Lidl launches packaging made from recycled plastic bound for the ocean

Sarah Young

Lidl has become the first UK supermarket to launch packaging made using “ocean bound plastic” collected from beaches.

According to the retailer, between 80 and 90 per cent of plastic packaging that reaches the ocean enters from coastlines in developing regions such as South East Asia, which is where Lidl will source its materials for its new packaging.

The initiative will see plastic that would otherwise end up polluting the ocean gathered before it reaches the water and then recycled and turned into resin.

The packaging, developed with Copernus, Sharpak and Bantam Materials, is created using 80 per cent recycled content, 30 per cent of which is made up of ocean-bound plastic waste.

The new containers will be rolled out on 13 fresh fish products from 30 March across all of Lidl’s UK stores with plans to extend the scheme to every single item in the range by the end of 2020.

Lidl says the initiative will initially prevent more than 60 tonnes of plastic from being introduced to the ocean per year – the equivalent of 2.5 million plastic water bottles.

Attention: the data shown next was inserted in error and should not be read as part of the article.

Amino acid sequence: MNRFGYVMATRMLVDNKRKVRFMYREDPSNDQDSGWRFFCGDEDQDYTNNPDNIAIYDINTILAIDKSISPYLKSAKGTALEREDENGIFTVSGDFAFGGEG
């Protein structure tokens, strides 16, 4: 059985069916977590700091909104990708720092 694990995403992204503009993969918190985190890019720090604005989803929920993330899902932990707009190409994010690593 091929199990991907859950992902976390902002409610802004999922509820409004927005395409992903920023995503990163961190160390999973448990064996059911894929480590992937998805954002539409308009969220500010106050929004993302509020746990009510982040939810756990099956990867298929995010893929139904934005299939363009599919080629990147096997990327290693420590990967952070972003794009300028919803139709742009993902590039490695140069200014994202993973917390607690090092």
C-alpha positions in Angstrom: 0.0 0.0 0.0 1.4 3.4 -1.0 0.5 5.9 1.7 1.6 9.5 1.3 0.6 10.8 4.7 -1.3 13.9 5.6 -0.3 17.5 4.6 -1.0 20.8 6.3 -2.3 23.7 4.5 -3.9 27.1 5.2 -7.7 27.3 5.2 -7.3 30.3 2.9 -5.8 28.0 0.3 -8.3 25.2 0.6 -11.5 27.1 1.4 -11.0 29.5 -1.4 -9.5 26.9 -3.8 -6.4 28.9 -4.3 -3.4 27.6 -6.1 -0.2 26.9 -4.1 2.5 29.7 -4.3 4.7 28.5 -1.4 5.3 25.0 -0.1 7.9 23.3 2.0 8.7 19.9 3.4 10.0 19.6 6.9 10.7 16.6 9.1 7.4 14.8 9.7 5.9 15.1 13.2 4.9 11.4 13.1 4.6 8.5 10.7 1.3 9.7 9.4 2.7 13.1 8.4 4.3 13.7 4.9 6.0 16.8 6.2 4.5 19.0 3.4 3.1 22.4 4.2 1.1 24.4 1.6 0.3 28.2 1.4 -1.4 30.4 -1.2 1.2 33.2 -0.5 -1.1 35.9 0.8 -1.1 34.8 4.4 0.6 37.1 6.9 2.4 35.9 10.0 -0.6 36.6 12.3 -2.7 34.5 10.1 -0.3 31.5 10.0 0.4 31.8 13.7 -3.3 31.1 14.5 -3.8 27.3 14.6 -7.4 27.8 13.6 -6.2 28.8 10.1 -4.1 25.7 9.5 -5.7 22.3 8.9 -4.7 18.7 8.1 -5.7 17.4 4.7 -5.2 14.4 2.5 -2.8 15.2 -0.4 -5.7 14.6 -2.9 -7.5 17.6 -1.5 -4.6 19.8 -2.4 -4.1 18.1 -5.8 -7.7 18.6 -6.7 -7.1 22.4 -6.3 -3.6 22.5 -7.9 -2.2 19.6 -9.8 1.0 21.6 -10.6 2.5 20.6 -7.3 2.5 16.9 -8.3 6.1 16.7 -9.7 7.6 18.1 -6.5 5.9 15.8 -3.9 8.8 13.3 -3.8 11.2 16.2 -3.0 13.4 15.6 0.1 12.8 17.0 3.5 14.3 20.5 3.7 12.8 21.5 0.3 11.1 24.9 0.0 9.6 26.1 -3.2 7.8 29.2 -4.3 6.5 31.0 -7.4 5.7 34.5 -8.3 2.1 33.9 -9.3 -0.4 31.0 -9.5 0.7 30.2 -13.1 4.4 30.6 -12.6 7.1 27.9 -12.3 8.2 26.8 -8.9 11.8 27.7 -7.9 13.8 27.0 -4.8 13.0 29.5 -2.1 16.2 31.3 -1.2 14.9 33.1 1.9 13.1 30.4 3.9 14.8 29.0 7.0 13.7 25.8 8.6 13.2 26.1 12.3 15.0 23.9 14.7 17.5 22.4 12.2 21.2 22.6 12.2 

The new scheme forms part of Lidl’s sustainability initiative to ensure half of its packaging is made from recycled materials by 2025, to reduce plastic by 20 per cent by 2022, and to make 100 per cent of its own-brand packaging widely recyclable, reusable or refillable by 2025.

Georgina Hall, Lidl’s head of corporate social responsibility, said the move was inspired by studies that found there will be more plastic in the ocean than fish by 2050.

“We are proud to be the first UK supermarket introducing packaging incorporating plastic that would have otherwise ended up in the ocean, helping to tackle the problem directly as part of our commitment to prevent plastics ending up as waste,” Hall said.

“We are actively looking to extend this innovative solution to other product lines to help reduce the amount of plastic ending up in our oceans and keep our environments healthy.”

New packaging is made using “ocean bound plastic” collected from beaches (Lidl)

Lidl is not the only UK supermarket making an effort to become more sustainable.

Last year, Sainsbury’s became the first major retailer to reduce plastic packaging on its fresh flowers by selling bunches and bouquets in recycled paper.

The green initiative formed part of the supermarket’s commitment to reduce plastics by 50 per cent by 2025, across its food operations.

Elsewhere, Tesco made a pledge to ban any brands that use excessive packaging from its stores as part of the second phase of its “Remove, Reduce, Reuse & Recycle” plan which aims to remove hard-to-recycle materials from products.

The supermarket said that if any packaging is deemed excessive or inappropriate, it will reserve the right not to sell the products.

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